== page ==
The primary step is they buy lightly in this range. And then they might buy in a couple of days or a more compressed timeframe. Their last final buy and they play a psychology game.
It could be not always the case. But they play a psychology game to drive the price a little bit higher. It gets people more excited and then what they start doing is as new traders start coming in they start selling.
That's when they start dumping a lot of things. And that's why you get the distribution right here. Finally, they start taking it lower, and then they dump the remaining shares. You can see there's still way above that level.
When you talk about manipulation within a 5-10 point range or 1%-2% range, they do move things. They call it pinning, and they pin it based on option contracts.
Take a look at WYNN (since we're talking about) when we have nine days till the standard option expiration goes through. And when we go to open interest, there's a lot of open interest (here at the 142 level and 145 level). So depending on where the volume is on the option side (let's say a hedge fund has thousand or two thousand contracts around this range) they wouldn't have it at 145.
They may have a hundred at 144, one they may have a hundred or five hundred and 145. They might have another two hundred at 146. If they need those option contracts to be more valuable, they will pump up the price. That way they'll make sure that deal is more valuable because they can move the stock.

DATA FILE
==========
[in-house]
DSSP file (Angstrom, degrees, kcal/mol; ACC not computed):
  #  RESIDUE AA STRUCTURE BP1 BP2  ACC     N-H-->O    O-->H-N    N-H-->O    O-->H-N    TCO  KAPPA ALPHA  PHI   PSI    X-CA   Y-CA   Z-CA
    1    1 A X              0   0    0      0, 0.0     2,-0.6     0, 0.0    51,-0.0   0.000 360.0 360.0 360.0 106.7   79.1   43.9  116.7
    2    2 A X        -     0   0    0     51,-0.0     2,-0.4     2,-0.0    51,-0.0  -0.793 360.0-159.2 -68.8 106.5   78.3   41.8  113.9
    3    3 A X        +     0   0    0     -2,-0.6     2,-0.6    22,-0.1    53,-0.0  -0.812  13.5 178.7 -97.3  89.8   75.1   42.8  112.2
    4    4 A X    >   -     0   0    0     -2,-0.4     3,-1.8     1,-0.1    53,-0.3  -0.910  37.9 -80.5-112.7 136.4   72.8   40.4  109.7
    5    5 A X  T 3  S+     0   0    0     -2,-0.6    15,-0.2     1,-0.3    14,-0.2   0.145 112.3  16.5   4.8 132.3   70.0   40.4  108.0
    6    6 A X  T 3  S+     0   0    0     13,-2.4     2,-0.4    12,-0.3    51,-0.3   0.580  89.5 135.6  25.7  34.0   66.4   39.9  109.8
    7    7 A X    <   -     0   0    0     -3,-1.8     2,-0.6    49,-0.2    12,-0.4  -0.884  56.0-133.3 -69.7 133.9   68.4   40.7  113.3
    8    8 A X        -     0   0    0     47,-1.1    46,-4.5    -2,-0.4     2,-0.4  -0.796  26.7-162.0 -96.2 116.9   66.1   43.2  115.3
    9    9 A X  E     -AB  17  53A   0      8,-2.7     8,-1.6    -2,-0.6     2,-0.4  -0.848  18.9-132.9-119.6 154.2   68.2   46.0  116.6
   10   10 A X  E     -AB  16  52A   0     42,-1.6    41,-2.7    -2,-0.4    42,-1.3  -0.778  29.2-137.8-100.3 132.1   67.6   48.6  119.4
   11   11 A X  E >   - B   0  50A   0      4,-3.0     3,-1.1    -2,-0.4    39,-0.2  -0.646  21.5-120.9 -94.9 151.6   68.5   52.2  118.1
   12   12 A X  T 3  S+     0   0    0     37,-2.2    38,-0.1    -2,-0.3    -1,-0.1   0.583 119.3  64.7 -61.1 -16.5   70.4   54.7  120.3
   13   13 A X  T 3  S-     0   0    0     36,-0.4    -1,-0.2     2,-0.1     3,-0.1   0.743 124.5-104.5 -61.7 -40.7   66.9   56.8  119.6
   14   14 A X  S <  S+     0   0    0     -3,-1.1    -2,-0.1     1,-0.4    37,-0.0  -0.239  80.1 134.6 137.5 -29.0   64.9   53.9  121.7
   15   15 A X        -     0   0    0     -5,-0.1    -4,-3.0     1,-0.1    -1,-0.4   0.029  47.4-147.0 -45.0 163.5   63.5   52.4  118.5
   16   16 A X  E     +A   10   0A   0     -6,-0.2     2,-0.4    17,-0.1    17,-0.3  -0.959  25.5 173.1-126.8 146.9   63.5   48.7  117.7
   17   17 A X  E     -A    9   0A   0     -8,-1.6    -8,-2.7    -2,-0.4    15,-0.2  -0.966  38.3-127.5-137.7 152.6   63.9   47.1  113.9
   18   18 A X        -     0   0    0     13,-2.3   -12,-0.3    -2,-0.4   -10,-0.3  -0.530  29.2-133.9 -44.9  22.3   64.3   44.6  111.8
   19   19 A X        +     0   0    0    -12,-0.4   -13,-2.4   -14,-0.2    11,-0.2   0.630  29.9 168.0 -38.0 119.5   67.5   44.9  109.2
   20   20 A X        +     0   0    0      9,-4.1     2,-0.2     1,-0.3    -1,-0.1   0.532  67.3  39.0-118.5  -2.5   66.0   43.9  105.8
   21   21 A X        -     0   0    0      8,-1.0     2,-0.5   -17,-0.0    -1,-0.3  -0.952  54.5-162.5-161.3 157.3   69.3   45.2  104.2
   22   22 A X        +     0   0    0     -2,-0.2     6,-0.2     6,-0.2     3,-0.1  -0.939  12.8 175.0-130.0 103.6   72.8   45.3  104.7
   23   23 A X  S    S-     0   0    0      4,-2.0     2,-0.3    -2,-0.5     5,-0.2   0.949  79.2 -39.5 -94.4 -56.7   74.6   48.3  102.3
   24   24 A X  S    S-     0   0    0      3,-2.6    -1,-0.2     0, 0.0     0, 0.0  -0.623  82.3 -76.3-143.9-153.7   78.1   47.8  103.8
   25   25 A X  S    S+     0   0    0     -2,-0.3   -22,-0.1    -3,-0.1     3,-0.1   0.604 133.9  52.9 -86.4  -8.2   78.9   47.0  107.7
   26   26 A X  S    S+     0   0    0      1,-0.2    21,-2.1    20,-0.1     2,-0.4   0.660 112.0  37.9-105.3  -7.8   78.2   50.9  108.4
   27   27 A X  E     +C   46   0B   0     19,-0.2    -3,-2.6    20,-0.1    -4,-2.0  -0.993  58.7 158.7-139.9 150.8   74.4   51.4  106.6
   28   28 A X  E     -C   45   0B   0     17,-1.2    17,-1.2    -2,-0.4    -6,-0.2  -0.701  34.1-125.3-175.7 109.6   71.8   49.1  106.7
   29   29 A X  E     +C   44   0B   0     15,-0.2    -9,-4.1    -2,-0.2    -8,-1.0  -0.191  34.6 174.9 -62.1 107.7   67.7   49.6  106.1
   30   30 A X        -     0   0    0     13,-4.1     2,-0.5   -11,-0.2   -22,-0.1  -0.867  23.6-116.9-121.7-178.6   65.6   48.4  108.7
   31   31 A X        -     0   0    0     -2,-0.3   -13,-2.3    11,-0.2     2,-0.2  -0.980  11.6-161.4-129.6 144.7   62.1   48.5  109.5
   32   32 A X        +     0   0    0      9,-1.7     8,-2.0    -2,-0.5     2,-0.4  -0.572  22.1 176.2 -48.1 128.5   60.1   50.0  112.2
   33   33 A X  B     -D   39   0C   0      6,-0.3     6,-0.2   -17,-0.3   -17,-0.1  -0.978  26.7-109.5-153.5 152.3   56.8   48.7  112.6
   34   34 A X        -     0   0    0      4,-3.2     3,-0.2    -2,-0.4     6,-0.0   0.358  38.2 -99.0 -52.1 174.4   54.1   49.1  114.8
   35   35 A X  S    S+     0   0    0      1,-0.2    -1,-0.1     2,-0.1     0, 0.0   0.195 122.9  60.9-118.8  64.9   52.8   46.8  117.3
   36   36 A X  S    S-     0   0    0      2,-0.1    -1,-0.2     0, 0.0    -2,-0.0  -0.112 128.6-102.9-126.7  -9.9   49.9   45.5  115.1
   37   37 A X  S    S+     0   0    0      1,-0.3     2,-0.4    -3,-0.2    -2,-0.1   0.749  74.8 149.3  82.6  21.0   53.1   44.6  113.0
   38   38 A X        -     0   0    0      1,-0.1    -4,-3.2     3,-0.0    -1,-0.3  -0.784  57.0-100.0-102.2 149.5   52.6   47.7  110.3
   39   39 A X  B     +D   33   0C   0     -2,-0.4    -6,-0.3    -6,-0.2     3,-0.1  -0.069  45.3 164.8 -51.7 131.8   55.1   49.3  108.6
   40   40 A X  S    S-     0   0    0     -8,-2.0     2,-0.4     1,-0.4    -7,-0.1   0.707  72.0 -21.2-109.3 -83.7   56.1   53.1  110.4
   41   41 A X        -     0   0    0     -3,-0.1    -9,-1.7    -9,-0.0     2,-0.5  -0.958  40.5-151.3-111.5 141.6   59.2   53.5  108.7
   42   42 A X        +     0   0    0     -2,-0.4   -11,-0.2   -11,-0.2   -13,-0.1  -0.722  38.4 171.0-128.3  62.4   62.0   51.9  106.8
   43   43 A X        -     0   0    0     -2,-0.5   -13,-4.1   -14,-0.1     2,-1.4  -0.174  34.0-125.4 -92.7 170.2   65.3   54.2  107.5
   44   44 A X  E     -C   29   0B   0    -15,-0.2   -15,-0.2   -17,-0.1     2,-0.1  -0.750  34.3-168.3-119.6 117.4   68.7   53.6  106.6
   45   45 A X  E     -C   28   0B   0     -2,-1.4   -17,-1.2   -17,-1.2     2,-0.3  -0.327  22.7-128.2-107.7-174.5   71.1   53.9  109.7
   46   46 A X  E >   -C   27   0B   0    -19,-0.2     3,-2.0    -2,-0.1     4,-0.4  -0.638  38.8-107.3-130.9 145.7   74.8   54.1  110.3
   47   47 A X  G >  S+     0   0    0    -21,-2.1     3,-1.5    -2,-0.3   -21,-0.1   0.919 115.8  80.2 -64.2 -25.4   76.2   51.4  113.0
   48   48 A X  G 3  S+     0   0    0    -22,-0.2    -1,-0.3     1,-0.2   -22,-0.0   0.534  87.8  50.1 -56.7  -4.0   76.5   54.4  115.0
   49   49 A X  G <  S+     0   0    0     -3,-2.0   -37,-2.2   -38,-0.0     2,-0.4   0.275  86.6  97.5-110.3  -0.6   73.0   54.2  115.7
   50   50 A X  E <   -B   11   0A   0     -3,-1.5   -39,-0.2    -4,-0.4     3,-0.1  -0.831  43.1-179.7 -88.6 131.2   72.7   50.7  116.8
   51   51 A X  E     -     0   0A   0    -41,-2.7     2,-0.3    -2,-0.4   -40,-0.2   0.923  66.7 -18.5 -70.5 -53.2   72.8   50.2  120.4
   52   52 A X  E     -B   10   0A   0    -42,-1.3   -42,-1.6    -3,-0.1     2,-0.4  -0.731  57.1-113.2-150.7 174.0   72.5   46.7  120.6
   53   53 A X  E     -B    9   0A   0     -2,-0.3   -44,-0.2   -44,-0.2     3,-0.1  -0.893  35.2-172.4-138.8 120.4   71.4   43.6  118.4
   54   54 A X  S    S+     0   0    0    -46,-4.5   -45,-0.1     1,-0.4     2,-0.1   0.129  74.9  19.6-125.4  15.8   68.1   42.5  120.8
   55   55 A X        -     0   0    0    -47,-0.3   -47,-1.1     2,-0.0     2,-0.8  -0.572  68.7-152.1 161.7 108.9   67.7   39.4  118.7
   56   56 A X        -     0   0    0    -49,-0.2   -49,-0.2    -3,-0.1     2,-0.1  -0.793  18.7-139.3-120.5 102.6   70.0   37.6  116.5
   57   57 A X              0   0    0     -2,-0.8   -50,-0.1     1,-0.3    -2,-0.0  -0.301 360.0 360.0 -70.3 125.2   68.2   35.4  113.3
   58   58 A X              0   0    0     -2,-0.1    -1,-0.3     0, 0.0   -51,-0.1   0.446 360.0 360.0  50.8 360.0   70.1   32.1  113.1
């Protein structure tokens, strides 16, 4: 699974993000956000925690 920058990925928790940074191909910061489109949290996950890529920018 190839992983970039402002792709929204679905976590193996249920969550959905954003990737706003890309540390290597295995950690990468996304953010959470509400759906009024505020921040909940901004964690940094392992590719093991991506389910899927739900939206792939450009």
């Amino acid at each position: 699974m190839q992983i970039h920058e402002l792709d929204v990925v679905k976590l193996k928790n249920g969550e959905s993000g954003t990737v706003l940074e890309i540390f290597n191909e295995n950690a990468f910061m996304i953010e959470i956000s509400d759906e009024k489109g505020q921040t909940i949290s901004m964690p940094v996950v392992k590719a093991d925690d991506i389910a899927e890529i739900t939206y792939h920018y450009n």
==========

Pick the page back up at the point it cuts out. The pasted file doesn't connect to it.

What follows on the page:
That's how they do it. Why wouldn't they roll it up? It gets too expensive. They may want to buy the stock. That's why they pin, and that's why at the end of the option expirations they have triple witching.
Everything coincides on the position. They have so much money that sometimes to roll things up then they need to buy a lot in one day. Whereas instead to move the stock you buy the stock in one day. Or sell the stock in one day. You short it.
Whereas with option contracts you have 5-10 different strike prices. Then you have to get in it; otherwise, you risk theta you risk the movement of the price of the stock. When you're trading larger, that's what happens.
Question about The Influence of The Season of The Year
What do you know about the different seasons of the year and times of the month affect the stock market as a whole?
What specific patterns do you see that a trader should take into account?
The seasons of the year, the best trading times is after September 1st, 5th. It usually tends to become a little bit better. Not always the September month. October tends to be more active. Take a look at stock market crashes which we talked about in the past. The stock market crash in 1929 on October 24th.
Now, take a look at other crashes in the 80s. A lot of them coincided around that October time. Let's take a look here at Black Monday. It was 1987 October 19th. This is when a lot of traders get back in. There's a lot of psychology that's involved around that. Because people are back in their work things.
Your mind as you get into mid-September starts thinking about the next stage, new job, holidays. November, December, January, February are the most prominent trading months.
I would say when you have more holidays be careful with the volatility. There's usually more movement in the stock market. But that's why they're the better trading times. Remember what we've talked about the volatility.